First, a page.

The National Pension Commission (PenCom), says it is targeting no fewer than 30 million Nigerians in its Micro Pension Plan (MPP) within the next five years.
The Head of Corporate Communications Department of the Commission, Mr. Peter Aghahowa disclosed this while briefing journalists on Wednesday at the ongoing Enugu International Trade Fair.
Aghahowa was represented by the Assistant General Manager, Corporate Communications Department, Carol Alex-Uzomah.
The News agency of Nigeria (NAN), reports that President Muhammadu Buhari had on March 28 launched the MPP for self-employed persons in the informal sector.
Aghahowa said the move was to assuage the yearnings of the categories of workers by ensuring financial inclusion in the sector.
According to him, the scheme would cover all manner of self-employed people including artisans, petty traders, water sellers and many more.
“The plan which is an initiative of the PenCom is aimed at the provision of pension services to self-employed persons in the informal sector and employees of organisations with less than three staff.
“The informal sector constitutes an estimated 69 million work force in the country and represents an estimated 88 per cent of Nigerian workers that lack pensions and safety nets for their old age.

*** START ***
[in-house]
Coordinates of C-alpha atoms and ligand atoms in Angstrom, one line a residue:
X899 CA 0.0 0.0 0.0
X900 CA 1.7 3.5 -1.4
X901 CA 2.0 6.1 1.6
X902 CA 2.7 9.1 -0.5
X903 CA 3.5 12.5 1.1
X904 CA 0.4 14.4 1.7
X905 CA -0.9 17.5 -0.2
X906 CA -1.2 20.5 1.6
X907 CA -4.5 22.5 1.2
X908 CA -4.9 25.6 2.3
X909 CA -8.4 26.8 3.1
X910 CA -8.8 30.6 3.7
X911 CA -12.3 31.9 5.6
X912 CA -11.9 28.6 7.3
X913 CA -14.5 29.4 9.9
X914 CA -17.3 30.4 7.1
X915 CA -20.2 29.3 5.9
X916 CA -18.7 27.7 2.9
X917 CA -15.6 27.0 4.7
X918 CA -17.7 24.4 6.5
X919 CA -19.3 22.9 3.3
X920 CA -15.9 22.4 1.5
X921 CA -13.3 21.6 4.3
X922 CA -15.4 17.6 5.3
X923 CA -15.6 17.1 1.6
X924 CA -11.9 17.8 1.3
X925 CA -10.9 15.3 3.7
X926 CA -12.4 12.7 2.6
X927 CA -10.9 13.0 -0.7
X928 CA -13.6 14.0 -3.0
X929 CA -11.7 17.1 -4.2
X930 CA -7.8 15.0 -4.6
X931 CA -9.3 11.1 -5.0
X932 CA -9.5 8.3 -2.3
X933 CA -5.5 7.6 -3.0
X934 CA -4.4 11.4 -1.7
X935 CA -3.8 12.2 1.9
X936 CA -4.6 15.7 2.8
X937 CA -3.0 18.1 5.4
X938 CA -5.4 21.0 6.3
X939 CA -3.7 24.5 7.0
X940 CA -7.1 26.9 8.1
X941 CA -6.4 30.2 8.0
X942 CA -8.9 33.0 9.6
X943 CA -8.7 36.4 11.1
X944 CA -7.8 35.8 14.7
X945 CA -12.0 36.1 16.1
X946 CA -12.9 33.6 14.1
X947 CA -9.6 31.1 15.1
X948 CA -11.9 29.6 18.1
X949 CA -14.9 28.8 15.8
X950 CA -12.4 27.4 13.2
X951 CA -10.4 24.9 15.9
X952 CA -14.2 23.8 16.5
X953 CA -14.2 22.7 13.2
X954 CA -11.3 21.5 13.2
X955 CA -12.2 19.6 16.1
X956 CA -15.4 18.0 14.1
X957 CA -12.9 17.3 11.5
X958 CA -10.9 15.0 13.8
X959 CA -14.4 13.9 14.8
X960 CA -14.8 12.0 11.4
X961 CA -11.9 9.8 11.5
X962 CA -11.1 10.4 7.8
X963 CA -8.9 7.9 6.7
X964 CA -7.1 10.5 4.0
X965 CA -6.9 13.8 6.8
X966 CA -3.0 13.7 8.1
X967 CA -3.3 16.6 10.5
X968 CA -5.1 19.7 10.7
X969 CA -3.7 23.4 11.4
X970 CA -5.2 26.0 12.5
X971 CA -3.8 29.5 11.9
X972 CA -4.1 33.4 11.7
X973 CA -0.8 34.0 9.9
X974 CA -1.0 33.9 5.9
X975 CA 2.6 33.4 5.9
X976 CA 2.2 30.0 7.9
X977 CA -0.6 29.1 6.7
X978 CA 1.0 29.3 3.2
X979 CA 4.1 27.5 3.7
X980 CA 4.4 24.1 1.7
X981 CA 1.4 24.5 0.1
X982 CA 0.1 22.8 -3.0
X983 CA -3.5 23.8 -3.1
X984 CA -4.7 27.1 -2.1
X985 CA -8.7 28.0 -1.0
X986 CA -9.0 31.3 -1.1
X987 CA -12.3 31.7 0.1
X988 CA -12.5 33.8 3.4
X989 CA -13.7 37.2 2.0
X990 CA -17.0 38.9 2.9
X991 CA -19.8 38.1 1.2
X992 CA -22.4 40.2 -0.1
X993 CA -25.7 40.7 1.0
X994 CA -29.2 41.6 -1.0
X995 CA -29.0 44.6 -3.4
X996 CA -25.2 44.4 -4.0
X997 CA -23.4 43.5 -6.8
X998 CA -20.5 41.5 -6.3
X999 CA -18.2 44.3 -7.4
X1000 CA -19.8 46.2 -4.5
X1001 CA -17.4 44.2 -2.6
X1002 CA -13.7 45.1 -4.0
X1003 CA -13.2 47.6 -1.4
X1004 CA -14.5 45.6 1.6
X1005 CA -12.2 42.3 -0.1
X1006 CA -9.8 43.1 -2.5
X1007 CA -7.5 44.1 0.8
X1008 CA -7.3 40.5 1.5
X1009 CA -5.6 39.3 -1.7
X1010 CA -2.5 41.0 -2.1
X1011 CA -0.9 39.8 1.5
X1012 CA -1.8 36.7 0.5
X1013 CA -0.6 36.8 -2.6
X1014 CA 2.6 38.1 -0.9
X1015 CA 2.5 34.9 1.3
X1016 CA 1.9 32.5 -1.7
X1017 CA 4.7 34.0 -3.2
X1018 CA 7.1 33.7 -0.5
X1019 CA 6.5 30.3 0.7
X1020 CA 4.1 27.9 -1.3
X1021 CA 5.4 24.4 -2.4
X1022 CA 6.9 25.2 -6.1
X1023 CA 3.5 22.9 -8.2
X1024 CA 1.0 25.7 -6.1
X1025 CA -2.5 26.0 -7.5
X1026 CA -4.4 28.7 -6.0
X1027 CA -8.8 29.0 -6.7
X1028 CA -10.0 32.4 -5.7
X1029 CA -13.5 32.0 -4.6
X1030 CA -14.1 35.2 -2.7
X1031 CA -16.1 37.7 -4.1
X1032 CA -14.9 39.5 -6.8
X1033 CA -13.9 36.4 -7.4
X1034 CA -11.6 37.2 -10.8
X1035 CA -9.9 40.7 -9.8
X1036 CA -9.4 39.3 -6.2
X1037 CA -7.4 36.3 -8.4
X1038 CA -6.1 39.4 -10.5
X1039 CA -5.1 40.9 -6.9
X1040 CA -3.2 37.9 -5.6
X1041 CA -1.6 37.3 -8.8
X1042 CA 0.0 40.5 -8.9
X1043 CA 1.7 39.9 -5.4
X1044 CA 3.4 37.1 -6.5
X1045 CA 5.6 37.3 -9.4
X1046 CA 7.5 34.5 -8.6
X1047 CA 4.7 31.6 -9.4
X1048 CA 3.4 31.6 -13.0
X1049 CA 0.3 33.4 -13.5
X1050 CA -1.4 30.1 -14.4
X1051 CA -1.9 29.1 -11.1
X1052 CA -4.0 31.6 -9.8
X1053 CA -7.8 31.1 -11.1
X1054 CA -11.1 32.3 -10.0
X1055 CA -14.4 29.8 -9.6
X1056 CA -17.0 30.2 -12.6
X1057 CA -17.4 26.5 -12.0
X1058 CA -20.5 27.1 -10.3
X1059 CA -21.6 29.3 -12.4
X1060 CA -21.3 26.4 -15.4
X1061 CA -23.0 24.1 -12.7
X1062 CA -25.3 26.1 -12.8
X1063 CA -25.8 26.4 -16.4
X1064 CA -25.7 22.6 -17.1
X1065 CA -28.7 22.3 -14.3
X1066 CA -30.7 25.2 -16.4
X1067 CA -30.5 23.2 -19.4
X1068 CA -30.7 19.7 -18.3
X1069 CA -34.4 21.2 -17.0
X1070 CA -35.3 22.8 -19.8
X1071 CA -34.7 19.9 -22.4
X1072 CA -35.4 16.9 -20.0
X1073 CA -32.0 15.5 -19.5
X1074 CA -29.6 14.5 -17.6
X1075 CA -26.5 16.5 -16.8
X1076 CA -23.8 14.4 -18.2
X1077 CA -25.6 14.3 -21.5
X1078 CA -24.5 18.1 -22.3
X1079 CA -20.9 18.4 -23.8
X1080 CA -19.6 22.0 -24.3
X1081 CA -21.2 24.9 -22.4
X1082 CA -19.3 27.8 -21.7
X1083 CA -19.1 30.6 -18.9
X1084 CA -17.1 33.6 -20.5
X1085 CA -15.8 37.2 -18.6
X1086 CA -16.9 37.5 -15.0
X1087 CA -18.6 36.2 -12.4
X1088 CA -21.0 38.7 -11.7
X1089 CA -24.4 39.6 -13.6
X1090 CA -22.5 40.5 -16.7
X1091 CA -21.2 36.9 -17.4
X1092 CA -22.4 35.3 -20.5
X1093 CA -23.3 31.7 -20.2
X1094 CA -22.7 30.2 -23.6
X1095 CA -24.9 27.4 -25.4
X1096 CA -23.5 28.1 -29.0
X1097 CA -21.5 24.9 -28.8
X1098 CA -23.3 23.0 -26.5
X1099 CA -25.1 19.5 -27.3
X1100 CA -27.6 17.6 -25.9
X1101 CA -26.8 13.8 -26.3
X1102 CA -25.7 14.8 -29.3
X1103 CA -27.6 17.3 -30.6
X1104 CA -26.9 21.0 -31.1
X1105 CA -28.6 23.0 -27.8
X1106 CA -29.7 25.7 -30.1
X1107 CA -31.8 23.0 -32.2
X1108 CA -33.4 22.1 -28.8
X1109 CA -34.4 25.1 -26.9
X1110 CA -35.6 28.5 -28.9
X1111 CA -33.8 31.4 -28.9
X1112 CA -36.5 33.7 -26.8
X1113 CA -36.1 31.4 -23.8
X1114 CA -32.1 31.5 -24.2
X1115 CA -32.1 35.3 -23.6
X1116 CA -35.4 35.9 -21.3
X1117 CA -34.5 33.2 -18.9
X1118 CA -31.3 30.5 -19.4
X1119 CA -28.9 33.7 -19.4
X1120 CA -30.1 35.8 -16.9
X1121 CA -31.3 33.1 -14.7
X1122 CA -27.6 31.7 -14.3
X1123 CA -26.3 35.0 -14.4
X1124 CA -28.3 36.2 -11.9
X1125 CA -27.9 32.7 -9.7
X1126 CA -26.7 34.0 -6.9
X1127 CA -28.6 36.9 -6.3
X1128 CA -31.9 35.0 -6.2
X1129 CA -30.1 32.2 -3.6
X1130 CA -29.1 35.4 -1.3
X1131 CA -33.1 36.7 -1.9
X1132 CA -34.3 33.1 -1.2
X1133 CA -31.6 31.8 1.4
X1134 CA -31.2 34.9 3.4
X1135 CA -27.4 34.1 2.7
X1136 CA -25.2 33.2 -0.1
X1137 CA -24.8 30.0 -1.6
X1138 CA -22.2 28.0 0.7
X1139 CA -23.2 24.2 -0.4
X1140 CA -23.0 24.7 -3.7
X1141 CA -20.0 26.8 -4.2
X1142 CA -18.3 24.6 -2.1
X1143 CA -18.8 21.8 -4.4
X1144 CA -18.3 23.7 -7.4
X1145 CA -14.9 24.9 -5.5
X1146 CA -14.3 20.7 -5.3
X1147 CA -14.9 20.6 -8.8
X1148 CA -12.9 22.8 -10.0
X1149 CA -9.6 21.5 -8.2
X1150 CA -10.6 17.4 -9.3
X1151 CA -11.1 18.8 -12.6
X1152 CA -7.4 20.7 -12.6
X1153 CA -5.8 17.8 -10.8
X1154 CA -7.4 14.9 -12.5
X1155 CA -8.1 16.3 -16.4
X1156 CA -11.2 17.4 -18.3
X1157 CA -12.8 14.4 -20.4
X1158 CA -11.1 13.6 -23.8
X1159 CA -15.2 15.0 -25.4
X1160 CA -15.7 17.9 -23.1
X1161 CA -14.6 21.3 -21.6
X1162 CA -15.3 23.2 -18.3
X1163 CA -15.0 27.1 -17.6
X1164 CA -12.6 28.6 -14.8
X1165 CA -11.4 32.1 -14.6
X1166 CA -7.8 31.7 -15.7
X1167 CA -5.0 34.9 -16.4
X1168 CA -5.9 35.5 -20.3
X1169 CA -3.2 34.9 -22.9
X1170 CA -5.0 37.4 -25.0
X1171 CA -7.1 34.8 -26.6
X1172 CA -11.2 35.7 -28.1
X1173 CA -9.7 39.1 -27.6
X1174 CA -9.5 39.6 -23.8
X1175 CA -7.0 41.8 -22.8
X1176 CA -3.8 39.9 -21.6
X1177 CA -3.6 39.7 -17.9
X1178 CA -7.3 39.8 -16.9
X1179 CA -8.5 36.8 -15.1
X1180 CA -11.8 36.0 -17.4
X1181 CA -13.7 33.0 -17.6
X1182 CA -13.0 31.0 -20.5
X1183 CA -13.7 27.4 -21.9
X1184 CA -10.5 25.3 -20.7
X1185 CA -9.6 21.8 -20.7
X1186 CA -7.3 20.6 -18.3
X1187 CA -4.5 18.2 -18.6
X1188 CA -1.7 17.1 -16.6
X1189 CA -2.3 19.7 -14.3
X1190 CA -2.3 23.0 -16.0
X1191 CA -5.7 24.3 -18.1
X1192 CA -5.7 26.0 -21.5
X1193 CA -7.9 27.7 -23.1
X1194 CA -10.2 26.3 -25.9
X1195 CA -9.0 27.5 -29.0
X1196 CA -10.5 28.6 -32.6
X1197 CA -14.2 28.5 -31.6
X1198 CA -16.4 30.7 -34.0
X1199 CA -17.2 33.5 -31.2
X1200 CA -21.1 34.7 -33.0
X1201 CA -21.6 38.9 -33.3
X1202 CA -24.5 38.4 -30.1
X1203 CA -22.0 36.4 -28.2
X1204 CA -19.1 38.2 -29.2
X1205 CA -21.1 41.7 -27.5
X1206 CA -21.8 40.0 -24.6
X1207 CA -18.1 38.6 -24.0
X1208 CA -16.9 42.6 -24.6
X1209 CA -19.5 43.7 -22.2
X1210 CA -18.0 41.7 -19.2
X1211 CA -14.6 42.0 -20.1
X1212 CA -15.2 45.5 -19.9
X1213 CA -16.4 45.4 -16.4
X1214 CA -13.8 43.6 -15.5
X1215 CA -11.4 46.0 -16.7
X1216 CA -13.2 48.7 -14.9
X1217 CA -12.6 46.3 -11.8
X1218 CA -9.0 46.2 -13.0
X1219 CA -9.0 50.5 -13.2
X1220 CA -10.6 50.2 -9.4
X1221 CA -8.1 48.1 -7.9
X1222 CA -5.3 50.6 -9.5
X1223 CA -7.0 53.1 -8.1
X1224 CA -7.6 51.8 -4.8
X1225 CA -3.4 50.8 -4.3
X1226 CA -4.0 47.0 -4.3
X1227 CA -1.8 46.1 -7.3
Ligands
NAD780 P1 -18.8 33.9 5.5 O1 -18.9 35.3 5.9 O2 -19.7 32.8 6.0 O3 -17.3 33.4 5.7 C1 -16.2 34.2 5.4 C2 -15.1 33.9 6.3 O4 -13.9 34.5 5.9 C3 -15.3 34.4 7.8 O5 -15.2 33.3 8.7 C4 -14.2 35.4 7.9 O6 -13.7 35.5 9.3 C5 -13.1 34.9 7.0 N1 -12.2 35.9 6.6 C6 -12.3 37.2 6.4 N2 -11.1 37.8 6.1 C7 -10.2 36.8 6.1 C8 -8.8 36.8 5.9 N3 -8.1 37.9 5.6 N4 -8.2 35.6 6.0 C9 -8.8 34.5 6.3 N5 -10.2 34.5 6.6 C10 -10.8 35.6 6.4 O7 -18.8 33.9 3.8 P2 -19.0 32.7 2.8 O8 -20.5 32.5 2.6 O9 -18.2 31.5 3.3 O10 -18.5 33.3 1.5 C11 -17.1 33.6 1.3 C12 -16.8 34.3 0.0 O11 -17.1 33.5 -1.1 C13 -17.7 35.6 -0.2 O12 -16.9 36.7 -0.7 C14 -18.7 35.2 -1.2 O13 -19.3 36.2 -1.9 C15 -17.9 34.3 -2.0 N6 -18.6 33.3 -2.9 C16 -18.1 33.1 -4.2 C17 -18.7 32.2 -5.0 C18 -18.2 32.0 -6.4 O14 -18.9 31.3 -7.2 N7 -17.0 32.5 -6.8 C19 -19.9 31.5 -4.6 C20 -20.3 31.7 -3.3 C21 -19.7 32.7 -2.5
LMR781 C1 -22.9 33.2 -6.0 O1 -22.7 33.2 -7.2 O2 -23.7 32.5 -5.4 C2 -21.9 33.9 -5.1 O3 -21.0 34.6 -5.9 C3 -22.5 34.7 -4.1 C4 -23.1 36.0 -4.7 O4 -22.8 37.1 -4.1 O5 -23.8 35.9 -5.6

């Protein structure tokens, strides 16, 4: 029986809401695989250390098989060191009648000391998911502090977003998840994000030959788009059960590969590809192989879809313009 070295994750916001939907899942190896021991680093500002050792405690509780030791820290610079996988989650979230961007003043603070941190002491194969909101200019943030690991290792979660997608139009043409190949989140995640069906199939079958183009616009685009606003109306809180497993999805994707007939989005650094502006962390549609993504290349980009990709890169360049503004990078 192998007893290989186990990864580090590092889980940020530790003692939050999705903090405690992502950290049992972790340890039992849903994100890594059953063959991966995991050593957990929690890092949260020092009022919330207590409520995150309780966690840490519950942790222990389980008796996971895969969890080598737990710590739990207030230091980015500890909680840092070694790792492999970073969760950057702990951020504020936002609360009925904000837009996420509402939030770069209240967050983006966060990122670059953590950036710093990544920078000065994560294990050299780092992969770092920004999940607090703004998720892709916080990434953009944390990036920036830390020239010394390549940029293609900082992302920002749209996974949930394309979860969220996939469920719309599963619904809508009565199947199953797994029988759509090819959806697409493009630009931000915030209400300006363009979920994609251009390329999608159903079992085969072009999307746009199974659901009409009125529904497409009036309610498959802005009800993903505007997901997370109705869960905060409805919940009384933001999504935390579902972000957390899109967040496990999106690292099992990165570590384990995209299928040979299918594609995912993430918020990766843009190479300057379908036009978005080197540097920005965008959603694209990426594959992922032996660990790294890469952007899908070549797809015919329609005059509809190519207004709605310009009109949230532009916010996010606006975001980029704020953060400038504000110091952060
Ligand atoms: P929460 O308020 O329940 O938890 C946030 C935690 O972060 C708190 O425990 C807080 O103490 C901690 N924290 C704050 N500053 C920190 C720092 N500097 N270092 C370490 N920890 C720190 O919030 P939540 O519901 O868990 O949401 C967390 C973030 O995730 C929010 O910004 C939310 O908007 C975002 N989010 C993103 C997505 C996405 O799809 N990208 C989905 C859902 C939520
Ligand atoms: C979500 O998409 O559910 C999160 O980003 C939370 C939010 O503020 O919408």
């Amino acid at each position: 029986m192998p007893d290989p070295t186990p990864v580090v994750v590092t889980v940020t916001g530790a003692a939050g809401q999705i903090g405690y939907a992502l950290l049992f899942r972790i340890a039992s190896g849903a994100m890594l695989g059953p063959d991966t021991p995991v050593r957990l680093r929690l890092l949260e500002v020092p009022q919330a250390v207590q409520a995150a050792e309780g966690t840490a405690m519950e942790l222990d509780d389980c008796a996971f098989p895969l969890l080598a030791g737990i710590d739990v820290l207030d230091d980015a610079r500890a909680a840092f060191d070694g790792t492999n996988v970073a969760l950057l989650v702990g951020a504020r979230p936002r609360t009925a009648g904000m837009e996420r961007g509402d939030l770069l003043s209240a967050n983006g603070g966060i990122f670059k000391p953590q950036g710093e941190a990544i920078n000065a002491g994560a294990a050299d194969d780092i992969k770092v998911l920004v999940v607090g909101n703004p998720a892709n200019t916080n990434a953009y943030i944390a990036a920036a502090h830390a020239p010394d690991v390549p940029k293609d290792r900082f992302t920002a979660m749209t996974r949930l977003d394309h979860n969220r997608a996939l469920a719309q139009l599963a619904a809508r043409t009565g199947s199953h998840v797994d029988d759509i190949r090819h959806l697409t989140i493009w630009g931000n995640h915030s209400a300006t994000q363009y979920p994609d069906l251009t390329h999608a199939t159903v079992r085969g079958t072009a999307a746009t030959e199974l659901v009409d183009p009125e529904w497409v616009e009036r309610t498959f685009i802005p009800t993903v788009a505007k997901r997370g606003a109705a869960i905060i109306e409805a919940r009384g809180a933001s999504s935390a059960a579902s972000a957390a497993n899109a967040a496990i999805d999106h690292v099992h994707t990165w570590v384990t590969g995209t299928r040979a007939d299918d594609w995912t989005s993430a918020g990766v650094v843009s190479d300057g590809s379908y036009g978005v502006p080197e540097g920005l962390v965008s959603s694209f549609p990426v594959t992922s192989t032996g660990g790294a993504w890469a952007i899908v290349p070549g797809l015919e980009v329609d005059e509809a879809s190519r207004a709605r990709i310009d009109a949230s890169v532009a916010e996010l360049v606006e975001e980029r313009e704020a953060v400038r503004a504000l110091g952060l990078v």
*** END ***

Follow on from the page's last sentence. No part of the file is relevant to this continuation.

“The goal of the commission is to achieve coverage of 30 million people in the informal sector by 2024,” he said.
Aghahowa said they were at the trade fair to sensitise members of the informal sector including artisans on the new initiative.
He appealed to prospective beneficiaries to take advantage of the MPP to safeguard their future, adding that there would always be life after active service years.
He said they were rolling out the necessary information across all platforms to ensure that the message of financial inclusion in the informal sector got to the intended audience.
“Our plan is to take the message to all the remote areas in the next couple of months.
“Those working in the informal sector need to enroll in order to enjoy the benefits of the Contributory Pension Scheme,” he said.
Aghahowa said enrollees would have the liberty to access up to 40 per cent of their contributions any time they wished provided that they had contributed for at least three months.
“Part of the documentation would require enrolees to provide information on their next-of-kin in case of any eventuality,” he said.
Aghahowa assured that there would be no form of scandal in the scheme as adequate safeguard had been put in place to protect contributions made by enrolees.
“There are adequate safeguards in the scheme starting from the regulators, custodians and pension funds administrators and we all have our different roles to play.
“So there are no challenges of safeguarding funds,” Aghahowa said.